“What are you up to?” the Preacher just asked.
“I’m wrestling with words,” I said, peering at him from behind my laptop. “Writing next week’s column. Why?”
“When you’re done wrestling,” he said, “could you demonstrate the therapy harp to Anthony? He’s only seen pictures.”
I’ll likely never be done wrestling words. But I’ll stop awhile. Set the words down, pick up the harp and strum a few minutes. It may prove therapeutic. Because it’s not only words I struggle with this week, and I could use a break.
“Sure,” I told him. “I think I’ve forgotten the tuning pitches, but we’ll figure it out.”
We’ve loved having our son visit from two provinces over. We haven’t seen Anthony in person for far too long, and I miss our conversations. Our children (and now grandchildren) debate with me often. We talk about everything from medicine to driving, from music and movie choices, from habits to concepts I haven’t thought about in decades. As always, Tony and I have spent hours discussing faith. He challenges my (far less keen) mind, and I try to stretch his.
After an hour or so, the Preacher usually leaves us to it, exiting the room with a shrug and glazed eyes.
As I write today, it’s not primarily words I’m wrangling, it’s faith. Ideas and questions Biblical teachers and scholars have also tussled with; some only God can address. Does the Bible actually teach the things we’ve always believed? Did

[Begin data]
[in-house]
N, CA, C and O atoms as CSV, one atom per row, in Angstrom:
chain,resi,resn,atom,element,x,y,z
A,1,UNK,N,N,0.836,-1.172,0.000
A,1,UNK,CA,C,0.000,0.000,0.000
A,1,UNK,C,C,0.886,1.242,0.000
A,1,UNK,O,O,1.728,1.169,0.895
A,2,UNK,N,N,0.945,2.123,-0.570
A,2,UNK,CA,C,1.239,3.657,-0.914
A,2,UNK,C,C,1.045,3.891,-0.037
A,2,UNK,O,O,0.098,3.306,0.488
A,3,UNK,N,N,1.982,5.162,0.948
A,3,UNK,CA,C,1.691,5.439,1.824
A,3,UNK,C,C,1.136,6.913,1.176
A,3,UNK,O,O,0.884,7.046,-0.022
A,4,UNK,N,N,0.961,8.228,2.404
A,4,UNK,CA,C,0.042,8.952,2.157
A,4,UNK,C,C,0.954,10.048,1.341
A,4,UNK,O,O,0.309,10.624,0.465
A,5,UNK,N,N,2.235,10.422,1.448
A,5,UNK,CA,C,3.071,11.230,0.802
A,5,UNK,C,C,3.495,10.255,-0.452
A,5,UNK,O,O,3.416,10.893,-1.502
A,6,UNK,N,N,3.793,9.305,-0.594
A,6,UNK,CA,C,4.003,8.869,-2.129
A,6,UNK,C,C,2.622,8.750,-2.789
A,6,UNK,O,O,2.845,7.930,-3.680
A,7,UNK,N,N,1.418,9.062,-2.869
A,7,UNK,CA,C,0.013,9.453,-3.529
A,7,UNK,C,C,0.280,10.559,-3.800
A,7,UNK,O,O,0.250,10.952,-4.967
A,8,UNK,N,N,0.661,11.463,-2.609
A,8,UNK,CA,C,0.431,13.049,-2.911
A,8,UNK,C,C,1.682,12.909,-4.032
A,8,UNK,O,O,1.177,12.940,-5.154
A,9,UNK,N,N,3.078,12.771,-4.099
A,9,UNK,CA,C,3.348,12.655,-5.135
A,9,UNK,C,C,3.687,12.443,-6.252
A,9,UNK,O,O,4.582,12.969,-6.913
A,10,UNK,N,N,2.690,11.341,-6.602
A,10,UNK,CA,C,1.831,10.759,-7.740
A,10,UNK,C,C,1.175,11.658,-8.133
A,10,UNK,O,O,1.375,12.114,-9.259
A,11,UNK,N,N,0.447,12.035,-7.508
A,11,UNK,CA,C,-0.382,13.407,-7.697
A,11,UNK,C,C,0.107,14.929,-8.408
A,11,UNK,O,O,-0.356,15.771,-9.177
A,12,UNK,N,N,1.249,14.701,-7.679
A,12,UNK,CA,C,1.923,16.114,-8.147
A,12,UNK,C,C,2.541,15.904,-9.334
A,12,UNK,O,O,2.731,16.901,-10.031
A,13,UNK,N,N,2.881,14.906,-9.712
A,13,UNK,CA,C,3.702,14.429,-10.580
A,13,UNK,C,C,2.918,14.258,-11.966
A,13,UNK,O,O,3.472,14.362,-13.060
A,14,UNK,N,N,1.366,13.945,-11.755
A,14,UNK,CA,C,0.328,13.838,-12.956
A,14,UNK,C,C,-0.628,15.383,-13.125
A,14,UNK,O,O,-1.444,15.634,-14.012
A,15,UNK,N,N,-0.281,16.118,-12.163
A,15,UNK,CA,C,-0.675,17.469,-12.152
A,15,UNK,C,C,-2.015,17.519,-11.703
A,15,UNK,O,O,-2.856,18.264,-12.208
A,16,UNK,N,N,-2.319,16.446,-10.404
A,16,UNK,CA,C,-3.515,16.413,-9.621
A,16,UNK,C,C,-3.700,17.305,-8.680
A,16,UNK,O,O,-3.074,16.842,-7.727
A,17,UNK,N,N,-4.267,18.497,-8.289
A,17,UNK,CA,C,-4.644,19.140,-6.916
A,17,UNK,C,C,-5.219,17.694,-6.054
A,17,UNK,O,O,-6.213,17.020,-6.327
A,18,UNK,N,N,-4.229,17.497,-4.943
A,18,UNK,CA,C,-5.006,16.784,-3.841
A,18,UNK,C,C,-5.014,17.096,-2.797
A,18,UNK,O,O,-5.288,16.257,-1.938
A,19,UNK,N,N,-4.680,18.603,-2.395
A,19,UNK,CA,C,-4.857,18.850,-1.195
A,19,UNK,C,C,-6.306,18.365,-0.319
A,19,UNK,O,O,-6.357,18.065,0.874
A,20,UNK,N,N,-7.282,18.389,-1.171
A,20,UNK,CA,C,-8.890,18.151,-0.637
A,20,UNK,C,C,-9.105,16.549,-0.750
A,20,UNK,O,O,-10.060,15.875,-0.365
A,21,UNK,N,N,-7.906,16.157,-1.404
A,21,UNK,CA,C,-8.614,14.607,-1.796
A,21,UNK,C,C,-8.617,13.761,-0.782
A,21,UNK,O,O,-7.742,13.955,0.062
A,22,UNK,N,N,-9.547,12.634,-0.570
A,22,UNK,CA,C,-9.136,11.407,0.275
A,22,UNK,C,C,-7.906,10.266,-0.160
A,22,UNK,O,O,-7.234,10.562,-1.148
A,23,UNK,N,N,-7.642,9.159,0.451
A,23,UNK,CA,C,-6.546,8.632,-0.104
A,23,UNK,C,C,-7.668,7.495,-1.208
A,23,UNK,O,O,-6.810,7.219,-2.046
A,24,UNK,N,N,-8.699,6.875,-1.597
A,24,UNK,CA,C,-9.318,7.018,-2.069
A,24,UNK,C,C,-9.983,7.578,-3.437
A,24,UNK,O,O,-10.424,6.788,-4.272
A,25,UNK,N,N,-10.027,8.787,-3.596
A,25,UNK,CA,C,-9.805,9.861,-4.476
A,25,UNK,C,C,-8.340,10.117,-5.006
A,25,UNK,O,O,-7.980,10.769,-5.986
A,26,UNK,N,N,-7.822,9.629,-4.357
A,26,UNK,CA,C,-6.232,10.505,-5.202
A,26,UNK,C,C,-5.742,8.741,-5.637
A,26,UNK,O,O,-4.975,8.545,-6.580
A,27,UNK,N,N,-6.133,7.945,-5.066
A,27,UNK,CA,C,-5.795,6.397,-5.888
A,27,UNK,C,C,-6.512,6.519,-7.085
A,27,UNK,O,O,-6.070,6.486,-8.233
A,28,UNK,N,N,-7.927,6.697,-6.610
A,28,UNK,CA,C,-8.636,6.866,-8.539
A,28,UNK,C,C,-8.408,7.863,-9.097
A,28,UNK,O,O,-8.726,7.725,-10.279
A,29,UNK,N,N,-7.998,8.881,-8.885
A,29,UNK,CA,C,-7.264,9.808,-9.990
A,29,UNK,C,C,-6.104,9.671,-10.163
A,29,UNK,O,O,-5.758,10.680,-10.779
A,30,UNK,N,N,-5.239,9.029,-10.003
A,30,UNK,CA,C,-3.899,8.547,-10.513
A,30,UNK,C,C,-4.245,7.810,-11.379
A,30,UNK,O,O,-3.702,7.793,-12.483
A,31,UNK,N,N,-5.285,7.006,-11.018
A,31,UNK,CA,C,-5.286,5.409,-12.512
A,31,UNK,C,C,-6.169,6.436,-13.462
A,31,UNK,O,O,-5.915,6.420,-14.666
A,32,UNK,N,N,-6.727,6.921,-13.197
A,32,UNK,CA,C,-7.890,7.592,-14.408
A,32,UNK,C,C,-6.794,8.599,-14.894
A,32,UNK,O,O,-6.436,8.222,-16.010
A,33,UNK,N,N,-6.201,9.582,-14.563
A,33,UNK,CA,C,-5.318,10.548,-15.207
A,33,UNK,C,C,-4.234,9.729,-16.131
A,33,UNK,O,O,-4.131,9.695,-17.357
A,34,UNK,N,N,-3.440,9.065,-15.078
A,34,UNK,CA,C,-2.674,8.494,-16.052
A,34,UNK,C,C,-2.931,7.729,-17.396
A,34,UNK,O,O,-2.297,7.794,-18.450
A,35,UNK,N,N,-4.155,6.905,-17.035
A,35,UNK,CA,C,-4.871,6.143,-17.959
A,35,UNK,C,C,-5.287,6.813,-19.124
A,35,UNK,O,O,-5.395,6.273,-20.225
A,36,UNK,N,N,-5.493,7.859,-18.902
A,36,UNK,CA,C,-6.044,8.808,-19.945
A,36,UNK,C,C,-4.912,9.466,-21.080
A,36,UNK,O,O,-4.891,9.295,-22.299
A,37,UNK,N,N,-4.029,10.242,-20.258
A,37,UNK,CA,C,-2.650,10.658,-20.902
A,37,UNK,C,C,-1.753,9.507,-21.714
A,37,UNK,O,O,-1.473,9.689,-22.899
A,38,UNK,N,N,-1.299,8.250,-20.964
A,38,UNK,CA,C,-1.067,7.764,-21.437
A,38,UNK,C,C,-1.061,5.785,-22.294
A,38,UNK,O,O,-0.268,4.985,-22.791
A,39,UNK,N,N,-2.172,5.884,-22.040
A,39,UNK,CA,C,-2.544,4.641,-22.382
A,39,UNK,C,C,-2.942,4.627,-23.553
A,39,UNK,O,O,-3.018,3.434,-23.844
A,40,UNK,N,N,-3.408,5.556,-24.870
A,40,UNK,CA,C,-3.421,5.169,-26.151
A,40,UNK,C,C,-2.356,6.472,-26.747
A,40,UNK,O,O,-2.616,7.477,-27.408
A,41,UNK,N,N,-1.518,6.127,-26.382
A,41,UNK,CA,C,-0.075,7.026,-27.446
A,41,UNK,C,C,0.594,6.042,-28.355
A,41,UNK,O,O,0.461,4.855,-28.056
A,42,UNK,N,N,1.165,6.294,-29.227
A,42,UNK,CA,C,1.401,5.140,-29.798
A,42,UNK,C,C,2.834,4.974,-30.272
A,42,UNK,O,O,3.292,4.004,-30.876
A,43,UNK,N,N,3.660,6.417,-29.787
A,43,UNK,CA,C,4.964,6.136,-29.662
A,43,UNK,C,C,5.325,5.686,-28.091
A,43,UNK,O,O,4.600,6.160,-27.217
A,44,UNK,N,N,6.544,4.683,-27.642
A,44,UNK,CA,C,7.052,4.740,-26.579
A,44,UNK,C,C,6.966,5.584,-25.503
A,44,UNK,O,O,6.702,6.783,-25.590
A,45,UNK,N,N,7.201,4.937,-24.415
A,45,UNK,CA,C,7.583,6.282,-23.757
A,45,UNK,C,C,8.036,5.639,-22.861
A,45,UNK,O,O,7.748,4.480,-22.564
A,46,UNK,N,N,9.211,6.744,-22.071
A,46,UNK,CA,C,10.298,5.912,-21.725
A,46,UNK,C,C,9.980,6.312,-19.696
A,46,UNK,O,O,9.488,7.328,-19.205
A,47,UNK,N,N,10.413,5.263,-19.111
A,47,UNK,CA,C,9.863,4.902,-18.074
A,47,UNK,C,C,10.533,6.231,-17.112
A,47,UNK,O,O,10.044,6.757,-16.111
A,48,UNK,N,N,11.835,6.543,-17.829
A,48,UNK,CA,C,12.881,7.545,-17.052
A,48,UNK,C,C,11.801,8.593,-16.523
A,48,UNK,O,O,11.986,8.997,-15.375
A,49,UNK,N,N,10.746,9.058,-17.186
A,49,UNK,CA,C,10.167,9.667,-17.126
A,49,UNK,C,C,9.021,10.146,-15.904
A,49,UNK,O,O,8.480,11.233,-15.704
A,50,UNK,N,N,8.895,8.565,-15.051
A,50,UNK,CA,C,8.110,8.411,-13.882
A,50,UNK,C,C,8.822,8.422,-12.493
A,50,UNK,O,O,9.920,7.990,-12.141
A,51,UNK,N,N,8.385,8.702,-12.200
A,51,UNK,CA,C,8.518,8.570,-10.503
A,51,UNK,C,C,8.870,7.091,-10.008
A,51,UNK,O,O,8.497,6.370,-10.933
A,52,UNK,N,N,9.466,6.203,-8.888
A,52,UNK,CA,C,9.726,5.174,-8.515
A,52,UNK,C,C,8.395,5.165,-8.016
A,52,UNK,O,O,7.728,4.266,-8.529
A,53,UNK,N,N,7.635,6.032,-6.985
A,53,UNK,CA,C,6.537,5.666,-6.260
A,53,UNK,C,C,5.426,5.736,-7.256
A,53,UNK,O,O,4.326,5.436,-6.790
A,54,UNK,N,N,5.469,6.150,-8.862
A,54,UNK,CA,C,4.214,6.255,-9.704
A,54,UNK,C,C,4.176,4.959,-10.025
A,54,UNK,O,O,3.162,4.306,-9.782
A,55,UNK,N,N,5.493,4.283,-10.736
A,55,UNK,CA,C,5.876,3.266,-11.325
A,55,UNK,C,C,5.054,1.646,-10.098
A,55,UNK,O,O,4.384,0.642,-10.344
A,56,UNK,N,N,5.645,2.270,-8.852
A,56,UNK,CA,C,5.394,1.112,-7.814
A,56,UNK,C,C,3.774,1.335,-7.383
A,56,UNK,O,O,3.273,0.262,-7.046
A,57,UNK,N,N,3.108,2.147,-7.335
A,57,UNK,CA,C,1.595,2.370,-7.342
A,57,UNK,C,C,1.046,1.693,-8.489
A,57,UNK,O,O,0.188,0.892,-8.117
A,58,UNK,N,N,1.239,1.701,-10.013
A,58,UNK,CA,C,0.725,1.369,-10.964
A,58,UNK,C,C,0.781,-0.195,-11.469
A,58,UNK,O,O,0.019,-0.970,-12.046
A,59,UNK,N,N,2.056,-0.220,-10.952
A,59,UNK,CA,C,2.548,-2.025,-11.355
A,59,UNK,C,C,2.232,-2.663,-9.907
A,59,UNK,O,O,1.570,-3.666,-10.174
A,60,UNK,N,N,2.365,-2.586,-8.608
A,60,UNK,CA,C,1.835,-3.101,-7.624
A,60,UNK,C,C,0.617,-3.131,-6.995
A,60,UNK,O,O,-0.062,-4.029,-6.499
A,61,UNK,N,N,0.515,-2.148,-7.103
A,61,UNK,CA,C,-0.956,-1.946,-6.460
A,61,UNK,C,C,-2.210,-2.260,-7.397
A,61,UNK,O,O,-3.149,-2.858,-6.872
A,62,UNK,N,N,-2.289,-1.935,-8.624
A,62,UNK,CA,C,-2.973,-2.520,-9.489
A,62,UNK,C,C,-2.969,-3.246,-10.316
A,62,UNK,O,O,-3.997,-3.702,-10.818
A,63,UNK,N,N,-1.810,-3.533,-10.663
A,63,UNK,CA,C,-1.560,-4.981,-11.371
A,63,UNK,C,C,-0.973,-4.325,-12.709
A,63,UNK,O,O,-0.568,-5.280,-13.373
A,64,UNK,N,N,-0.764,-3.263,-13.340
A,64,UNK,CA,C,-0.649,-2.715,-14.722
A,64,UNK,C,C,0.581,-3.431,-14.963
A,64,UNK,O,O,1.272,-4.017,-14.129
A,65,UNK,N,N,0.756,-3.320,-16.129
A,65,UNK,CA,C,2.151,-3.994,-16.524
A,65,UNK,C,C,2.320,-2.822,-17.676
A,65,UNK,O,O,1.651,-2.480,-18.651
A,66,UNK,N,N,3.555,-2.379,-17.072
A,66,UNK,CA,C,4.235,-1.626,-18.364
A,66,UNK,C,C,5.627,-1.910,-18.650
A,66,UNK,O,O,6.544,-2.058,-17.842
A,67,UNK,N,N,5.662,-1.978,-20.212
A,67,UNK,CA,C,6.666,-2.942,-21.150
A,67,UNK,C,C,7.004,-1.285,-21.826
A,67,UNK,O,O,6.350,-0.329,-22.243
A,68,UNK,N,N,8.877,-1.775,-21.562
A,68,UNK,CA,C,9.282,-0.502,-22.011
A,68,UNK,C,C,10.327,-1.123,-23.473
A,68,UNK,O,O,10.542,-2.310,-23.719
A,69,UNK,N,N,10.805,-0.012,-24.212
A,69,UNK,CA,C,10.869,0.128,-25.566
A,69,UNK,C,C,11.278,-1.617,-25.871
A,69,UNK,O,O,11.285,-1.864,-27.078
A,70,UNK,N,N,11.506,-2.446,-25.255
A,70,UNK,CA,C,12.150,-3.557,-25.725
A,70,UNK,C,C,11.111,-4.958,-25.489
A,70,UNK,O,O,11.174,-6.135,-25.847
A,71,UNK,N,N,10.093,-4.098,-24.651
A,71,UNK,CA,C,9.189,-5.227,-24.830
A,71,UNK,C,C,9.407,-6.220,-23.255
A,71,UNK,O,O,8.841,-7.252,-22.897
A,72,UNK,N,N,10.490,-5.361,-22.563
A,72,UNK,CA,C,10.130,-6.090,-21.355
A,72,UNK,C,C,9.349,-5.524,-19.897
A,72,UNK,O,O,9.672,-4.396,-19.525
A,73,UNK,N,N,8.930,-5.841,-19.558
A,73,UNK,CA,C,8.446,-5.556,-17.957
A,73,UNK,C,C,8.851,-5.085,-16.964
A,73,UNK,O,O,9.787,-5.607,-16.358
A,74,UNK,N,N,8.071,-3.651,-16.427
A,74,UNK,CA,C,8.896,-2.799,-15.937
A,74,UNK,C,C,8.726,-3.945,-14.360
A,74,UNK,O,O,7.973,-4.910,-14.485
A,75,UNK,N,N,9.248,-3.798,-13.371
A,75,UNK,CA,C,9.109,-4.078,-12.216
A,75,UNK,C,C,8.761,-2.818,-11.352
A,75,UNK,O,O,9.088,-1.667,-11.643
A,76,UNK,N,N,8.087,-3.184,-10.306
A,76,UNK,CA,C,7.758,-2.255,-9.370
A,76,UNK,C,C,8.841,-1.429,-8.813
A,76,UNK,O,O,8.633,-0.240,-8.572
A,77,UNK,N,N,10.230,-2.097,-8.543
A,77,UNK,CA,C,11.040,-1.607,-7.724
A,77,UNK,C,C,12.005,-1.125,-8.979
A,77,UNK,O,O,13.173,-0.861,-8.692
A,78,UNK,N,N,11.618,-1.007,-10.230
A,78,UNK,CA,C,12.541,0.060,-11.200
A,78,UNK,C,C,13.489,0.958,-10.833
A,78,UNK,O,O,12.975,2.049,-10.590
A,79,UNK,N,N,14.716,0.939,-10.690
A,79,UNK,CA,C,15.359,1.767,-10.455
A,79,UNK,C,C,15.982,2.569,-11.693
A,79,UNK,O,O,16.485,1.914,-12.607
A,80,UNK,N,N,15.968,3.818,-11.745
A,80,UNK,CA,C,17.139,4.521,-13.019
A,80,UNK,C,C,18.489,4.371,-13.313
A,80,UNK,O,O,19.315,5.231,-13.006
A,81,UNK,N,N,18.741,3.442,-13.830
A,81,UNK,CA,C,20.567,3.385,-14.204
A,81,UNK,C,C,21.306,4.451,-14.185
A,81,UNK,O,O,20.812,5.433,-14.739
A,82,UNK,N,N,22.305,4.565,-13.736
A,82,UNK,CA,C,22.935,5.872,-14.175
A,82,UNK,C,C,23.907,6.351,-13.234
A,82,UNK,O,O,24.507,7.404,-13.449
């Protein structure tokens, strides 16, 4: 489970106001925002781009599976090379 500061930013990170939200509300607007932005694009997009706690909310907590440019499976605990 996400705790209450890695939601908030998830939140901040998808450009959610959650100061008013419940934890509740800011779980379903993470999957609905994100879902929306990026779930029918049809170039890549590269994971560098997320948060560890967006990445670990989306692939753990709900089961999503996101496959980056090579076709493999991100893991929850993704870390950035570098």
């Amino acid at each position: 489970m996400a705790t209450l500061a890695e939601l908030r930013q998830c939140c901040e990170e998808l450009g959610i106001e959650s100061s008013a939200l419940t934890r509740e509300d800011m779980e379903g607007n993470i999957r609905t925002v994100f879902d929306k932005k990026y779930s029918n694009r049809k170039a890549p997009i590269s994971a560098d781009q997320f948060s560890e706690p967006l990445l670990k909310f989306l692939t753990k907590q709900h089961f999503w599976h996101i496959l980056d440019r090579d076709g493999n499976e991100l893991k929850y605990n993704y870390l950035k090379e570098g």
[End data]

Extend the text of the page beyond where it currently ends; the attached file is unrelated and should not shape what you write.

God create the world in seven literal days, or did he take eons? What does the Bible say about science? Space? Climate change? Is Heaven a physical place? Paradise? What is Sheol? Hell? Where is the Trinity mentioned in scripture?
What about a sudden rapture of saints? Do Old Testament laws have any place for the practicing Christian today?
I love our discussions. They drive me to God’s Word. But my brain tires sooner than his. After a long discussion the other day, these words to an old hymn by Eliza E. Hewitt came to me. I began quoting:
1. My faith has found a resting place, Not in device or creed; I trust the ever-living One, His wounds for me shall plead.
I need no other argument, I need no other plea, It is enough that Jesus died, And that He died for me. Enough for me that Jesus saves, This ends my fear and doubt; A sinful soul I came to Him, He’ll never cast me out.
2. My heart is leaning on the Word, The living Word of God, Salvation by my Savior’s name, Salvation through His blood.
3. My great physician heals the sick, The lost He came to save; For me His precious blood He shed, For me His life He gave.
We ended it there. In agreement. Because it all comes down to Jesus. Period. And he is indeed enough.